Invest in women survey
“What Do Women Want in Growth Capital?”
Survey of Financing Needs of Women Business Enterprises Conducted by Invest in Women Entrepreneurs Initiative and WBEC-Pacific November 2018
Background & Rationale
Today there are 12.3 million women owned businesses and yet women receive only 4% of commercial loans and 18% of SBA- backed loans. This demonstrates a market failure, a lost opportunity to increase wealth and economic value in the US and particularly in local economies. While nonprofit CDFIs have stepped up to fill this gap by providing small and micro business loans under $200K, there is a “missing middle” of women owned businesses between $250K and $5 million in revenues who struggle to finance their business growth. Women owned businesses are local: they hire, spend and donate locally. It follows that, by creating financing products that support women business growth, there will be a direct and measurable benefit to the regional economy where her business is located.
In order to determine just what women want in terms of financing that will serve to grow their future revenues, The Invest in Women Entrepreneurs Initiative joined with WBEC-Pacific to survey established Women Business Enterprises (WBEs), who self-identified as poised for growth. The survey results are intended to show lenders what financing products are needed, and open up market opportunities for banks and CDFIs to reach qualified women-owned businesses.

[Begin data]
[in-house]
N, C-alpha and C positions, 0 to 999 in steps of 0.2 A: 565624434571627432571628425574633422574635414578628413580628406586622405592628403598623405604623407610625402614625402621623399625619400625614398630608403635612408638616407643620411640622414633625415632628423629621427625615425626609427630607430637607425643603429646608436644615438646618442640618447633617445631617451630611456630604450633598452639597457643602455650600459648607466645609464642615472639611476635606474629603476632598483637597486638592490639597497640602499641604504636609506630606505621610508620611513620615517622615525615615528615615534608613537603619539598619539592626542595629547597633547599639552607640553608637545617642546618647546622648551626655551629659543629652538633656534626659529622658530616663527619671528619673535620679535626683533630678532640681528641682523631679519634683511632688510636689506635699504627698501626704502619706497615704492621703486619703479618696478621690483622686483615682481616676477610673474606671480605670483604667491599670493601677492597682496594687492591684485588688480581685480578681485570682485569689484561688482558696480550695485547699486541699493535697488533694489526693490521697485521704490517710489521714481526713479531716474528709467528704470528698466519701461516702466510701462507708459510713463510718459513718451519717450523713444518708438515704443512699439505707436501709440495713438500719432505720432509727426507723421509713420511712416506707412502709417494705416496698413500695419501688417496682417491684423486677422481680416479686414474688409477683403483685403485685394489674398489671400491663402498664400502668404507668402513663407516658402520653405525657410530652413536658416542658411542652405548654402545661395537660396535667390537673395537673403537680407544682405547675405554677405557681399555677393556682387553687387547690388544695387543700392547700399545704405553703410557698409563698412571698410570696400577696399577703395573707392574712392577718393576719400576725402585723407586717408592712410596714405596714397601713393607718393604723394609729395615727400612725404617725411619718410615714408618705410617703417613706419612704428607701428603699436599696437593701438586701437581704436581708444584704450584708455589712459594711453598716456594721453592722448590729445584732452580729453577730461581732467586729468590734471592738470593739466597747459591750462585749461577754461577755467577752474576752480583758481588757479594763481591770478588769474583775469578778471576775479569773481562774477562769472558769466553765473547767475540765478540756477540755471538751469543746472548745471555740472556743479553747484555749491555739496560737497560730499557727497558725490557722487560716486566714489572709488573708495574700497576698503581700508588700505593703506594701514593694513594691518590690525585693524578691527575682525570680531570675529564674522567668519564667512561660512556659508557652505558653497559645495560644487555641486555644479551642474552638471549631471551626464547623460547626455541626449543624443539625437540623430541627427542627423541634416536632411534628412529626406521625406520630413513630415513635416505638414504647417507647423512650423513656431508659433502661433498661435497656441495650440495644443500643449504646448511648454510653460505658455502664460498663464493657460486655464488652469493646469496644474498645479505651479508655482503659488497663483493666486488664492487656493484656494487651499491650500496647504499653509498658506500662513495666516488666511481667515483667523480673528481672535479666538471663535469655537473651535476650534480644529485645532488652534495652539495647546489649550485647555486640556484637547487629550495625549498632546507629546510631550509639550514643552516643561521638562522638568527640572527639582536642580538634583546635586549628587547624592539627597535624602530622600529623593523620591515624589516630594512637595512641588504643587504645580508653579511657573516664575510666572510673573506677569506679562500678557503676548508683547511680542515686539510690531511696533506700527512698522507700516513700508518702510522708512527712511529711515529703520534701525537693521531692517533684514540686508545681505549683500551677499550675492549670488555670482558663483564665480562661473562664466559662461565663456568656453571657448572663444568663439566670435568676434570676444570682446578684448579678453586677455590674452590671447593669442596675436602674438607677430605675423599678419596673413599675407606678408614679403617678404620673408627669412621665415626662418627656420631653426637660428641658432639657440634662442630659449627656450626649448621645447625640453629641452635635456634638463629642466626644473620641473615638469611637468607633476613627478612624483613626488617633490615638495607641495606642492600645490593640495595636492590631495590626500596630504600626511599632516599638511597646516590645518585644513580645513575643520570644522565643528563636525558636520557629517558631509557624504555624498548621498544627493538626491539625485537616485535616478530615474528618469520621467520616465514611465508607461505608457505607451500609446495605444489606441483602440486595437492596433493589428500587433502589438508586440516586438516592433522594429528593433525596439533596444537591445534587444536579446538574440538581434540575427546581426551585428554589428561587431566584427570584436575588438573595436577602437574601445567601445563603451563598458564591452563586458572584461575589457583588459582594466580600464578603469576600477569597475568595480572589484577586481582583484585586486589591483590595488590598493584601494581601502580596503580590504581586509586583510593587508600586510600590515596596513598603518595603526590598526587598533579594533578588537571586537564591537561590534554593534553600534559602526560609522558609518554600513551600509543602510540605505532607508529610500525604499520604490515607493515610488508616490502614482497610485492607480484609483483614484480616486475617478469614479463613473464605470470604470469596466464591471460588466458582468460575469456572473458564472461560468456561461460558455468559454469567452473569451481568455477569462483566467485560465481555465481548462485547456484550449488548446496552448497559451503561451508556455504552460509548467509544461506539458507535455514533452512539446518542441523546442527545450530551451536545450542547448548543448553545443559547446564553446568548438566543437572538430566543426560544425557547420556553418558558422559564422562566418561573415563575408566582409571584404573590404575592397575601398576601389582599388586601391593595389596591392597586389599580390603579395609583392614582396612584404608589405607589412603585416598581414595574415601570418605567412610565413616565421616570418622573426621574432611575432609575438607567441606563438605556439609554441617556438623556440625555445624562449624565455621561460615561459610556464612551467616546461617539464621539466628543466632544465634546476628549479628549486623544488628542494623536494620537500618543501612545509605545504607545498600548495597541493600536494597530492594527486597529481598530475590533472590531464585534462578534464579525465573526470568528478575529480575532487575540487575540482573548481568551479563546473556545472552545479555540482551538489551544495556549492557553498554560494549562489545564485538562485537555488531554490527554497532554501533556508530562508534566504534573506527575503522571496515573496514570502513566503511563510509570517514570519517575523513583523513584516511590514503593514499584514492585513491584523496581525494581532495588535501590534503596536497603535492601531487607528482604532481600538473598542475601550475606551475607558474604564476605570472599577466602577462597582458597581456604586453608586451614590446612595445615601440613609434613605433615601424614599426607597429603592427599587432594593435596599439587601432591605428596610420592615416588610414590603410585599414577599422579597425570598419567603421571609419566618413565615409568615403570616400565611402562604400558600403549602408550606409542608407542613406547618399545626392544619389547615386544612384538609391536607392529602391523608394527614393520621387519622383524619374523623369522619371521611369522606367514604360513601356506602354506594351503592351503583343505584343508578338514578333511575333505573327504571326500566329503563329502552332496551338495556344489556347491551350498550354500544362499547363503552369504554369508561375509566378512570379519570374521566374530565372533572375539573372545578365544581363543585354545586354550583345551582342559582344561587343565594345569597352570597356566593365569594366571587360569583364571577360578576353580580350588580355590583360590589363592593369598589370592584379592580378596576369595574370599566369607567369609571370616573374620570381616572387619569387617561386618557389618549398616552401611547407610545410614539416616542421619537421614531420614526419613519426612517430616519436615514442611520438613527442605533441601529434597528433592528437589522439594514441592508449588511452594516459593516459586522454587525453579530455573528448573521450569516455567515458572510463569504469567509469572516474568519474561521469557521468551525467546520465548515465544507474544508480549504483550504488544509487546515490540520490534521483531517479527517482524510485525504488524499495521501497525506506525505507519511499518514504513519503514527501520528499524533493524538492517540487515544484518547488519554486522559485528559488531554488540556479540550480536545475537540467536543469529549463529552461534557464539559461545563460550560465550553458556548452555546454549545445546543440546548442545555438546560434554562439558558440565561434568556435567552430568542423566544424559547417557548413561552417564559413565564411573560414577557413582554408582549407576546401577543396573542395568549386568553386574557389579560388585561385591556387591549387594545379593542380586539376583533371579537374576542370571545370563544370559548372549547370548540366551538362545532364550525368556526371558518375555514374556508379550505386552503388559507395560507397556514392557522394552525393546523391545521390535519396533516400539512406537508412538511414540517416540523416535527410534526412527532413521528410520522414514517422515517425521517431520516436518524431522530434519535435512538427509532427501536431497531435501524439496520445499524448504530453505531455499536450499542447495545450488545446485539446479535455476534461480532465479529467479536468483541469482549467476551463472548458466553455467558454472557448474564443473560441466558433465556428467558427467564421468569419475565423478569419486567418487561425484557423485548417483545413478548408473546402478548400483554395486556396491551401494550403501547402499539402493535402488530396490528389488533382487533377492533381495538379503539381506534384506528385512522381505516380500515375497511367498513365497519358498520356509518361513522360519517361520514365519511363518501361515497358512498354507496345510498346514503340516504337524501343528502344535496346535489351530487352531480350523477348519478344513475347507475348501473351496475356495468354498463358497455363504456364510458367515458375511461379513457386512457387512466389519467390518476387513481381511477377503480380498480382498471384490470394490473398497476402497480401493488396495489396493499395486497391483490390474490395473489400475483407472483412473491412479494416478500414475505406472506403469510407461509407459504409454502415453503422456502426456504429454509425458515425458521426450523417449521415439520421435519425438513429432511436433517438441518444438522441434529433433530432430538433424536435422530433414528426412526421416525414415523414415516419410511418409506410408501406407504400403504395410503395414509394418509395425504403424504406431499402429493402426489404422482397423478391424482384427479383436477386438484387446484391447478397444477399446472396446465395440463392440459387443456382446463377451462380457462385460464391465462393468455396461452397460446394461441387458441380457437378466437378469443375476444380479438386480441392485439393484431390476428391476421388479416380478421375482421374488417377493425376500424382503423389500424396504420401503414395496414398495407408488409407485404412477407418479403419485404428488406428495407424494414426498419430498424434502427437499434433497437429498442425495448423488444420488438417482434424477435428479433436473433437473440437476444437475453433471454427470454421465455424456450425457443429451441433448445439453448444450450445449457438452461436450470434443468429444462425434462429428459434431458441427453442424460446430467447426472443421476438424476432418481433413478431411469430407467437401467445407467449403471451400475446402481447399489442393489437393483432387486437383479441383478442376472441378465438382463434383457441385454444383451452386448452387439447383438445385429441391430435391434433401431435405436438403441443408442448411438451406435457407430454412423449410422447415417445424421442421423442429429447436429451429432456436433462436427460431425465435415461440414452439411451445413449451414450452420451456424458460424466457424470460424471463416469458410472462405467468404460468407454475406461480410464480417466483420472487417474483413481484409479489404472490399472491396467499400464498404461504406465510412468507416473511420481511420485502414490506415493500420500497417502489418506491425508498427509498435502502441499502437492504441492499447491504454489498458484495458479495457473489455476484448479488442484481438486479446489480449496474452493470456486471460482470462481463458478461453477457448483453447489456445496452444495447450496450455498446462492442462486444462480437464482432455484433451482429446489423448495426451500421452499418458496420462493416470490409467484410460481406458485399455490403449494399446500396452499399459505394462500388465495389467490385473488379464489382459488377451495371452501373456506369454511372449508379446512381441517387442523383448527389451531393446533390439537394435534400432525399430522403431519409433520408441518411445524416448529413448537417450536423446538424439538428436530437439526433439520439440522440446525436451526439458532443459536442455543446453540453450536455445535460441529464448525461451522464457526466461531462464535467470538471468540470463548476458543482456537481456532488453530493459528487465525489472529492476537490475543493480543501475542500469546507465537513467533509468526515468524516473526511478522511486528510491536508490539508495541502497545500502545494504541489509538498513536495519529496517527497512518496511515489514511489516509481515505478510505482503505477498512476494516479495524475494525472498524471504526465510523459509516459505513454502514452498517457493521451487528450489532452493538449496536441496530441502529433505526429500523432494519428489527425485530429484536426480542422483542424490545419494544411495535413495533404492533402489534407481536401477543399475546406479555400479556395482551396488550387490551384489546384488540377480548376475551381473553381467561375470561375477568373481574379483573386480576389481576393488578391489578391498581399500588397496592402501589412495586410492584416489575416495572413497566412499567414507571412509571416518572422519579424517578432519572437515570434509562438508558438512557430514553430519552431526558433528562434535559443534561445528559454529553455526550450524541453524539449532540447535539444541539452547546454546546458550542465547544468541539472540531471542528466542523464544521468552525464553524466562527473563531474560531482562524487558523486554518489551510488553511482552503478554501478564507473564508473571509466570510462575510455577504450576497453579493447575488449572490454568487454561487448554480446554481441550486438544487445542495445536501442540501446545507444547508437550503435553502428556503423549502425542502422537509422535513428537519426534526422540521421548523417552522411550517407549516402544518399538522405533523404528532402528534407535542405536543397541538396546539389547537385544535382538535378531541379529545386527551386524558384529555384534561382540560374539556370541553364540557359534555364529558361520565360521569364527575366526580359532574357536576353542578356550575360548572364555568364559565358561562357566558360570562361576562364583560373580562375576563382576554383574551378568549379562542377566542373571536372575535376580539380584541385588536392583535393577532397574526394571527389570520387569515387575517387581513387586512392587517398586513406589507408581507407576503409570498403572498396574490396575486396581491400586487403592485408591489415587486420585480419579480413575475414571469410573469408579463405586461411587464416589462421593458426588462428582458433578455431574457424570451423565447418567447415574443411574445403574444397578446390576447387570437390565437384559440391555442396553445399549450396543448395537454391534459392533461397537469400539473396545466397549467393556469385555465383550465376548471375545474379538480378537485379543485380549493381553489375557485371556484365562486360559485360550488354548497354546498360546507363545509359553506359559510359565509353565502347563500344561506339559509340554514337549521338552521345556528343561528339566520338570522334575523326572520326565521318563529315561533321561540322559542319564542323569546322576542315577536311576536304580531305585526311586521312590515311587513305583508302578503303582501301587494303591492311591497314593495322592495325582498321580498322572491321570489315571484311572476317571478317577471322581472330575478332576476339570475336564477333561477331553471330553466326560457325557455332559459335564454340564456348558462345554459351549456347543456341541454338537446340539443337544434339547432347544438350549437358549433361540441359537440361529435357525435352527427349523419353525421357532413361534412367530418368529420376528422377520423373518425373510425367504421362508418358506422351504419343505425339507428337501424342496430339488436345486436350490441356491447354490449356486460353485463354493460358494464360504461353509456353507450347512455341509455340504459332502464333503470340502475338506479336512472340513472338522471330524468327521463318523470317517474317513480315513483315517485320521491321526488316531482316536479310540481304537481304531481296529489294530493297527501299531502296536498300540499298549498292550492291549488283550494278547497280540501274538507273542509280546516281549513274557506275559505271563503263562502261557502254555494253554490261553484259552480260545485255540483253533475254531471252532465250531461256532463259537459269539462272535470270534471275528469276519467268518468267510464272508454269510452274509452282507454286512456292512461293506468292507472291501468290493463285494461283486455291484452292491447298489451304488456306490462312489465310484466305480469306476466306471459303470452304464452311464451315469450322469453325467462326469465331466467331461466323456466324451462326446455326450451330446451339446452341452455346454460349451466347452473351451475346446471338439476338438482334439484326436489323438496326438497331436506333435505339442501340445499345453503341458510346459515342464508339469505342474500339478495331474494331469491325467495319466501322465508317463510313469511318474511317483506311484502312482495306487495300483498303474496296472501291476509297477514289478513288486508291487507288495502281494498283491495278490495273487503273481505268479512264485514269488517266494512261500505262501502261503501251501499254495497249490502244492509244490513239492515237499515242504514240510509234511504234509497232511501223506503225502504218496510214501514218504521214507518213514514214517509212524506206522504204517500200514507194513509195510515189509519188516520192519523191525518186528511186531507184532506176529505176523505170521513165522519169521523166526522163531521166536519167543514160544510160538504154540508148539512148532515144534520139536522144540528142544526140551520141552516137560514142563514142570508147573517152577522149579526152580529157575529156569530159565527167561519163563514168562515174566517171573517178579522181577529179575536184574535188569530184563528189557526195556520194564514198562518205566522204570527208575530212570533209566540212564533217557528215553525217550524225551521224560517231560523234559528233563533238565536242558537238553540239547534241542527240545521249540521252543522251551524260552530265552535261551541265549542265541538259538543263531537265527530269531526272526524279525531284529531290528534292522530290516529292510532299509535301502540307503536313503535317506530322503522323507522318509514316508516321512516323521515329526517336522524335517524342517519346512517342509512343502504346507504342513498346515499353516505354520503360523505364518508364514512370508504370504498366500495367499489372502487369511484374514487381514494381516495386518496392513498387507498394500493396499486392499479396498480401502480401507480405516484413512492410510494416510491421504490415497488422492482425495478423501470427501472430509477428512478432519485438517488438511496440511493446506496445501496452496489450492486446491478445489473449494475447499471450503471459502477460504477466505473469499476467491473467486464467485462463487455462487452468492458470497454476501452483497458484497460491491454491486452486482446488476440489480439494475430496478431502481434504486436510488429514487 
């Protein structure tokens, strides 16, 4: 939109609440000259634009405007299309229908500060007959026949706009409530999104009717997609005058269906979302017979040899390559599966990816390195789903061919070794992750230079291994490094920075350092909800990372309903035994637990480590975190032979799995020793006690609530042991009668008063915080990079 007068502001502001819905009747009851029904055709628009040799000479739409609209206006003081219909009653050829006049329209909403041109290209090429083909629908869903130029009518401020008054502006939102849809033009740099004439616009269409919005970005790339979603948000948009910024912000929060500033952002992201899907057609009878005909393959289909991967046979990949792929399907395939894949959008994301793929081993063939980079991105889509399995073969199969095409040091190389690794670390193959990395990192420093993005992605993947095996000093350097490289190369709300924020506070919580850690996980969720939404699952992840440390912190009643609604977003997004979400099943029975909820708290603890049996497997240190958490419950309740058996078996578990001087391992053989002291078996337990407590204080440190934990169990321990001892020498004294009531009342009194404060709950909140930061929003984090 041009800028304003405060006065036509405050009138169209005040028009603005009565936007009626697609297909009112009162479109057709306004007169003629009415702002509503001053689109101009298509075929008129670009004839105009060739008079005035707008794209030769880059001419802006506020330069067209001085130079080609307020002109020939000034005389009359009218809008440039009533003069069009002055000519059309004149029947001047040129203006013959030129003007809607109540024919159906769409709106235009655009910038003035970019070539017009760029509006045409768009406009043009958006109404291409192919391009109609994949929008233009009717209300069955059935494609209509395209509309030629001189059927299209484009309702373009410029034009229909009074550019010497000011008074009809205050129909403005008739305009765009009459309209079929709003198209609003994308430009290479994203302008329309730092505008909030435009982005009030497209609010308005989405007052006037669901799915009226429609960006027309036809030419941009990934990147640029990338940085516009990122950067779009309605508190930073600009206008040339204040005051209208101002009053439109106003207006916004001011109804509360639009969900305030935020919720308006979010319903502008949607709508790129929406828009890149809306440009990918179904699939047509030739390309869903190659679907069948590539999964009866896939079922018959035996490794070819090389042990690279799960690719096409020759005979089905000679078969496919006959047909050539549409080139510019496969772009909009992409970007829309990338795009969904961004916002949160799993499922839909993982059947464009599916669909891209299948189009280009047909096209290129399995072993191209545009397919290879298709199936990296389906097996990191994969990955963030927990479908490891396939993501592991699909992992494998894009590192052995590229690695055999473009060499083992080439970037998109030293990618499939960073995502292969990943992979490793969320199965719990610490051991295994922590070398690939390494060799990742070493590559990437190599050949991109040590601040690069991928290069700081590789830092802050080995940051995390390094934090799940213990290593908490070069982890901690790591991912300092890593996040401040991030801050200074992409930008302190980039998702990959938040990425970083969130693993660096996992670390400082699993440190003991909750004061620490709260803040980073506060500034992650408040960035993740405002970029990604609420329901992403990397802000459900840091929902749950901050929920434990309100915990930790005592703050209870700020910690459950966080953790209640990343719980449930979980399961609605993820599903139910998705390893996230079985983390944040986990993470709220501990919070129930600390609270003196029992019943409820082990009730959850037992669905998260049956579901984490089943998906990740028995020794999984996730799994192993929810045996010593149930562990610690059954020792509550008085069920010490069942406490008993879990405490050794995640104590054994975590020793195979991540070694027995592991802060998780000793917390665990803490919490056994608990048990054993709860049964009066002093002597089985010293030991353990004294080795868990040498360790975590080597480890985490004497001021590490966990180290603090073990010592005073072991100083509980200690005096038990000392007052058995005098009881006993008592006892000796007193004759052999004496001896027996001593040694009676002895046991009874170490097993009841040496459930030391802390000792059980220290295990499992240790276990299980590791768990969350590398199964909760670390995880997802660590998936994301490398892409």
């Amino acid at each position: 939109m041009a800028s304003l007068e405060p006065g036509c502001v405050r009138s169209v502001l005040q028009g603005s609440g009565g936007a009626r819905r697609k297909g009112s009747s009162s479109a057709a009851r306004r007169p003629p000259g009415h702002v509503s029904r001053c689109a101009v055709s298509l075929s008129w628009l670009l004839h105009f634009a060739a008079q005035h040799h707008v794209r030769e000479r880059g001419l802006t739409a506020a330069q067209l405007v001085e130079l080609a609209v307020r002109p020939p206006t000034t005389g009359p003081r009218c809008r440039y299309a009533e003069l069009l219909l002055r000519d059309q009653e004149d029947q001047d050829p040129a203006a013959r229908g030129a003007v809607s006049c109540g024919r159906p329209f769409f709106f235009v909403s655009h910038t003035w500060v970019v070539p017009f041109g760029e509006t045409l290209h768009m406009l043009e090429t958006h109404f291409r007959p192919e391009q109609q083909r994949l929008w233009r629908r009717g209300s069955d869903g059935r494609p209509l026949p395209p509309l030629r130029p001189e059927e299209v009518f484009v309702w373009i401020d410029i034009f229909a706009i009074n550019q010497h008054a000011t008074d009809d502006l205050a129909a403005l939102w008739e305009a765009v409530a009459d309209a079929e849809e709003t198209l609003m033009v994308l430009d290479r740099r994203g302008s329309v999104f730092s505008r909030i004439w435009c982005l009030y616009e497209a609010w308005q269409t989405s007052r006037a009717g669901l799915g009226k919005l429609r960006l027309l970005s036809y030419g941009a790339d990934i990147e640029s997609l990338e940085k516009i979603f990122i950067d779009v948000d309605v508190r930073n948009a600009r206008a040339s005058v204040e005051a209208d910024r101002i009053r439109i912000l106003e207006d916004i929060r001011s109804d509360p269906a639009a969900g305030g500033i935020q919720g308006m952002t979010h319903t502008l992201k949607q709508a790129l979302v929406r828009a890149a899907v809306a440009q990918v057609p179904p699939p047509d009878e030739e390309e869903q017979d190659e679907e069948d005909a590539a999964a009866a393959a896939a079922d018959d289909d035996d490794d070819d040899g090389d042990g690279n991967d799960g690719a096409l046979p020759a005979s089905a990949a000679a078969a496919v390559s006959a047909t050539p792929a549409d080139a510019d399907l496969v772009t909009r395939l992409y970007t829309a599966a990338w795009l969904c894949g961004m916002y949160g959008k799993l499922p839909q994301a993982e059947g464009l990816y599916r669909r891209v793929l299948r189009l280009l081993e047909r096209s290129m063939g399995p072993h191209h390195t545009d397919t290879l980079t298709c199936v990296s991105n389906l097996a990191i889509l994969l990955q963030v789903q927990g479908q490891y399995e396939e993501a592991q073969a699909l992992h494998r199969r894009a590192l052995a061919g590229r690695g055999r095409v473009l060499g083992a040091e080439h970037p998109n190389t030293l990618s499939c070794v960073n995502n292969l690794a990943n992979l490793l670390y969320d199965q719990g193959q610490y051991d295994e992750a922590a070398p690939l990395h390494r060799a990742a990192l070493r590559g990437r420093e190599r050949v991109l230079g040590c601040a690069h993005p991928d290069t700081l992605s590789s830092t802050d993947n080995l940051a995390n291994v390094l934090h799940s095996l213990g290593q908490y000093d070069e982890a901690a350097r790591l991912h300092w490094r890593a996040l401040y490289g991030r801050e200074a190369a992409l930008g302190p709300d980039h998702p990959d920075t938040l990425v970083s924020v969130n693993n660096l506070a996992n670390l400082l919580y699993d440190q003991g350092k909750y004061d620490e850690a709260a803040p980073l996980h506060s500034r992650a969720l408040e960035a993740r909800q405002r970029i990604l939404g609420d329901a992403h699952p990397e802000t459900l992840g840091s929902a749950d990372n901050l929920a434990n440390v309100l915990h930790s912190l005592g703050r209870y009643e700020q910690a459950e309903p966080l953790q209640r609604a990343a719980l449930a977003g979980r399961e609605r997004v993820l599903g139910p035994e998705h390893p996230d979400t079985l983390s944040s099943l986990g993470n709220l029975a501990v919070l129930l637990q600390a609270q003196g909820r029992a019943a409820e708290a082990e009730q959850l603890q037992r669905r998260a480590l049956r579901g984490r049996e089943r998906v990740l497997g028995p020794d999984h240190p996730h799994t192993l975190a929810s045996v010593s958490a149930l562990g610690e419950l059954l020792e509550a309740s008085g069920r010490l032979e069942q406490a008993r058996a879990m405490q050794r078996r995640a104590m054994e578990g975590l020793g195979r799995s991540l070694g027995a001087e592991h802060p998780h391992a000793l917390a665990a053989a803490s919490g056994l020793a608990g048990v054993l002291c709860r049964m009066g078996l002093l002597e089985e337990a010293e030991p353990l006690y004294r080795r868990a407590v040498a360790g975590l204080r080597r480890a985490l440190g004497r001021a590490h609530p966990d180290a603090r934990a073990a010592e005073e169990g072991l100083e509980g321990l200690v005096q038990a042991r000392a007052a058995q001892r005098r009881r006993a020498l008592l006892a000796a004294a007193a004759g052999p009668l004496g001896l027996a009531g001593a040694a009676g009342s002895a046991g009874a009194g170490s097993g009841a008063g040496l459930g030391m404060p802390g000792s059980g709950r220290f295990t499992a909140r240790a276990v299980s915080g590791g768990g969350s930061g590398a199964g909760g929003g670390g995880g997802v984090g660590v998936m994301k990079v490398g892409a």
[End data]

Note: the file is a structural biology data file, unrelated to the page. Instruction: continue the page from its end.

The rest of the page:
405 WBEs located in Washington, Oregon and Northern California, who are certified through WBEC- Pacific, were emailed a short survey asking if they were looking for financing and, if so, what type and size of loan. One third of those surveyed were businesses of less than $1million in revenues, one third had revenues between $1 and $5 million and one third had revenues in excess of $5 million. The average owner had been in business 8 years. These are mature businesses and business owners who conceivably could be considered good customer prospects by lenders.
The categories were: Term Loan, Line of Credit, Purchase Order Financing, Equity, Other. The categories for size of loans were: under $50K, $50-100K, $100-250K, $250-500K and over $500K. Respondents could indicate need for more than one type of loan, e.g. term loan and line of credit.
Of all WBEs surveyed, 134, or 33%, responded to the survey. 60, or 45%, of respondents indicated their interest in obtaining business growth financing. While 37% of respondents indicated need for Equity financing, we did not extrapolate from this finding because the industries represented by most of these businesses are not prospects for venture-type financing. We did not ask whether the WBE had considered crowdfunding as a strategy for raising Equity.
Also, this survey should have asked why WBEs were not seeking financing, in order to understand if they had what they needed or were discouraged/fearful of seeking outside financing.
We consider this a sample survey that indicates needs for additional data and directions for possible actions and policies.
A majority (55%) of WBEs reporting are looking for Line of Credit and/or Purchase Order financing, most seeking between $250K- $500K in financing and a significant segment needing over $500K.
37% are seeking Equity financing, most indicating more than $500,000.
30% seek Term Loans, with the greatest number needing either less than $100K (39%) or more than $500K (33%), including one who indicated need for a real estate loan.
Economic Impact from Increased Capital Access
The 405 WBEC-Pacific certified WBEs represent 13,200 jobs – an average of 33 jobs per business.